One of the legal experts that the military is consulting in the process, Hisham Bastawisi, has gone further, proposing that the military in the future have the role of "guaranteeing supra-constitutional principles." In his formulation, that would appear to mean powers to intervene to protect basic democratic rights.

But some fear that could give the generals a tool for imposing its will at a time when the country is trying to move toward democratic rule with civilians at the helm. Bastawisi, who has announced his intention to run for president, also proposed extensive independence for the military, including immunity from parliamentary scrutiny of its budgets and prohibitions on passing laws affecting the military without the generals' approval.

The "protector" idea would appear to give the military a role similar to that in Turkey, where the army has carried out several coups or otherwise intervened in the elected government over past decades to enforce the secular nature of the state. It did this even without a mandate in the Turkish constitution, instead relying on its own internal law that empowers it to defend the nation against "external and internal threats."

"Any political role for the military will hurt democracy," said Mustafa el-Naggar, an activist and founding member of Egypt's new Justice Party. "The only guarantor of democracy should be the people not anyone else."

Bastawisi's is one of several proposals being considered by the council. The generals are to distill the proposals and arrive at a declaration that would supersede the next constitution or serve as the introduction of that charter.

The military's moves appear to be an attempt to wrest back its place as the ultimate source of power, which is deeply threatened by the uprising against Mubarak.

The generals took power after Mubarak's fall, but they also lost much of the legitimacy they long had to justify their behind-the-scenes domination of the country. The military has been the most powerful institution in Egypt since army officers toppled the monarchy in a 1952 coup, giving the country its four presidents since and wielding significant influence and economic power since.

The military has over the years enjoyed perks and privileges that no other institution in Egypt had. It has ventured into business in recent years, winning lucrative government contracts for the construction of dams, roads and even seaside resorts. Retired generals are routinely given well paid government jobs.

Reflecting the army's importance, the head of U.S. Central Command, Marine Gen. James Mattis, met Tuesday with the council's head, Field Marshal Hussein Tantawi, and its chief of staff, Lt. Gen. Sami Hafiz Anan, to discuss military co-operation and other issues, Egyptian state media reported. The U.S. Embassy in Cairo confirmed the visit but gave no further details.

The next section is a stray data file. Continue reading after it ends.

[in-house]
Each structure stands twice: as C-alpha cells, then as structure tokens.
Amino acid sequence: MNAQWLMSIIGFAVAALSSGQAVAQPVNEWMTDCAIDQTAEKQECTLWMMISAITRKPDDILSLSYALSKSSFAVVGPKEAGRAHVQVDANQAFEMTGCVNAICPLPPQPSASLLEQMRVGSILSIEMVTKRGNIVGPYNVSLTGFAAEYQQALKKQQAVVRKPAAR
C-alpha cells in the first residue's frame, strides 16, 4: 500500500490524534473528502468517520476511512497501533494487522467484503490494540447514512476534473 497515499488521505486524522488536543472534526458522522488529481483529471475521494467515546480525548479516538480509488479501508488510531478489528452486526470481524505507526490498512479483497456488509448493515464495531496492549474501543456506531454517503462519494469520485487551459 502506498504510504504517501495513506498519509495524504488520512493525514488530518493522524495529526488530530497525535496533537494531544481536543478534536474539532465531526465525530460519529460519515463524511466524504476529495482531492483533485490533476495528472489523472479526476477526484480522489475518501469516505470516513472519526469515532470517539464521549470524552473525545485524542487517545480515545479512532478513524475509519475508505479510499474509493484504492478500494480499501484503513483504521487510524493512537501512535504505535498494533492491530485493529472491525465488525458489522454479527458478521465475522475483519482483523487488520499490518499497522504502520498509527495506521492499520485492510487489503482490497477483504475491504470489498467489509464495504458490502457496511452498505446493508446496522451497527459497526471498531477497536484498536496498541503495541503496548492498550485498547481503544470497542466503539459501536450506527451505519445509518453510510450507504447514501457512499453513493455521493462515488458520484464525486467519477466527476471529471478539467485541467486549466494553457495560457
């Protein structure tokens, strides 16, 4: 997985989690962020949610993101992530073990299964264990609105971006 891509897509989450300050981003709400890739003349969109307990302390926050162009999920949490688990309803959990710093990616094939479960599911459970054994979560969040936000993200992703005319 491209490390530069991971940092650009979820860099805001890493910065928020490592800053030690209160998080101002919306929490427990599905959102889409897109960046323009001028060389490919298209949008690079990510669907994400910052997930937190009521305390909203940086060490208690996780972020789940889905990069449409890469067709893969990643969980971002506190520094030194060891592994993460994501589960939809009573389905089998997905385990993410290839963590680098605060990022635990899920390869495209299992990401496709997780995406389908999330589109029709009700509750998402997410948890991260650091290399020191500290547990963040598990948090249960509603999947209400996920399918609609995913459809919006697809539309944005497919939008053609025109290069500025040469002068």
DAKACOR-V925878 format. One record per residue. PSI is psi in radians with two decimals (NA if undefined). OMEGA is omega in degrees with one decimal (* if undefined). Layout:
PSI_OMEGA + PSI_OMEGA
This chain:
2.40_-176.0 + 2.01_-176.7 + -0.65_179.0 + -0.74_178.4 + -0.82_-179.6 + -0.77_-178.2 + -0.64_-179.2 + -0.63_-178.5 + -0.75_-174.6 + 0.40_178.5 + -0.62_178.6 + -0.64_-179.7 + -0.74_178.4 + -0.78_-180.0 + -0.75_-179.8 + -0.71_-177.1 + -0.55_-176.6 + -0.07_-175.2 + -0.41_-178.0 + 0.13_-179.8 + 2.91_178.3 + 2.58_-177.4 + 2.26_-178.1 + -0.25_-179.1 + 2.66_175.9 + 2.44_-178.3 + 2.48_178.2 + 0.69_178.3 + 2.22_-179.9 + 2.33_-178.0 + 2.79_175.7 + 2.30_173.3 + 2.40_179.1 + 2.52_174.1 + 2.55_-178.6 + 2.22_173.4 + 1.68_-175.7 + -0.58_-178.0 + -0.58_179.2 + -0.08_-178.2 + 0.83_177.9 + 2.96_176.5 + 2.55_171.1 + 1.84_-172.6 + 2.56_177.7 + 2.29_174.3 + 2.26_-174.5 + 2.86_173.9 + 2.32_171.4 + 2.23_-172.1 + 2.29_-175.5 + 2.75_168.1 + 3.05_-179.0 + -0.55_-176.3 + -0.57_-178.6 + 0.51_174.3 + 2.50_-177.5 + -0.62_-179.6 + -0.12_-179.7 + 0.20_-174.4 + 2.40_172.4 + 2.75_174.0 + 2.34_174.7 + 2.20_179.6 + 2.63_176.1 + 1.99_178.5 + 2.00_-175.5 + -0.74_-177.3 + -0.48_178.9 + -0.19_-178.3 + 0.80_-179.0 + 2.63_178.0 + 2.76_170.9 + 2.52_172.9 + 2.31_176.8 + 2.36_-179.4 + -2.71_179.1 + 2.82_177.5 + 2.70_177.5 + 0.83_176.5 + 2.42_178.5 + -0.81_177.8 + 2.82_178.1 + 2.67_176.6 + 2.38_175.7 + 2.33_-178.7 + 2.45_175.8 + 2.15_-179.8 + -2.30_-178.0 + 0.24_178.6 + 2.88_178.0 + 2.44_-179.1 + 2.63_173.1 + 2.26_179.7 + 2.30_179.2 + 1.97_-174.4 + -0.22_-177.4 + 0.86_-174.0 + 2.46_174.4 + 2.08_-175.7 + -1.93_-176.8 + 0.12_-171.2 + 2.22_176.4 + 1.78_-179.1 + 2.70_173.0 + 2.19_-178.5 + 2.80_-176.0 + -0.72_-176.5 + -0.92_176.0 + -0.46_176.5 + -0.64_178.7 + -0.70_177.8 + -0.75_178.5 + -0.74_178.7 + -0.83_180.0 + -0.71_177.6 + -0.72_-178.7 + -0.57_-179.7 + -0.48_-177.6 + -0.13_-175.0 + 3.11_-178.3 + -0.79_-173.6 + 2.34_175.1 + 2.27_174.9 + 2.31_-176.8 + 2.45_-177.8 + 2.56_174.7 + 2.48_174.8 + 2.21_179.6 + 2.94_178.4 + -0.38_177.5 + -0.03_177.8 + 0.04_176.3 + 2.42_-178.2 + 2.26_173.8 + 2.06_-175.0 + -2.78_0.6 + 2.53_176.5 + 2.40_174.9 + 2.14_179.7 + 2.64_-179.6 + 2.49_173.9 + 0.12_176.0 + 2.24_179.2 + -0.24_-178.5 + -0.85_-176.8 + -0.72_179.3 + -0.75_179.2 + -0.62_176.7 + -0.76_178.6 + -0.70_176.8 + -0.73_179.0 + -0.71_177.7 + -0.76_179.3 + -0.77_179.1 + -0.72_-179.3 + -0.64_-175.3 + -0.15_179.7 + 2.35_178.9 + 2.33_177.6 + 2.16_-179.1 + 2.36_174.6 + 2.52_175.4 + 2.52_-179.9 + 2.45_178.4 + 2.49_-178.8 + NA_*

But the army's so-called "1952 legitimacy" has been taken over by the "January Revolution" which was launched on the principle of government by the will of the people and which, unlike the officers' coup 59 years ago, was a popular uprising in which millions of Egyptians took part.

The military, sour over its loss of prestige, is fighting back. Increasingly, generals on the council have tried to present themselves as a key part of the uprising, rather than subordinate to it.

"The military council is a full partner in the January revolution and not a representative of the people in the revolution," Maj. Gen. Hassan al-Rueini said on a TV talk show last week.

The generals have been pushing that same message on Egypt's rapidly multiplying TV talk shows, phoning in to defend their record in handling the nation's bumpy transition to civilian rule.

They often drum up the notion that they had stood up to the wealthy businessmen associated with the regime, when their interests clashed with those of the nation, and that they had protected the protesters of the January and February uprising from the brutality of Mubarak's security forces.

The military's direct involvement in politics began on Jan. 28 when Mubarak called out troops to restore law and order in Cairo and across much of the nation following deadly clashes between protesters and security forces earlier that day.

The troops were warmly greeted by the protesters as saviors and allies in the campaign to force Mubarak out. The military, on its part, won the protesters' support by declaring that it would not open fire at any of them. Chants of "the army and the people are one hand" rang out for days at Tahrir Square — though there were also occasions when the military stood by while Mubarak supporters attacked protesters.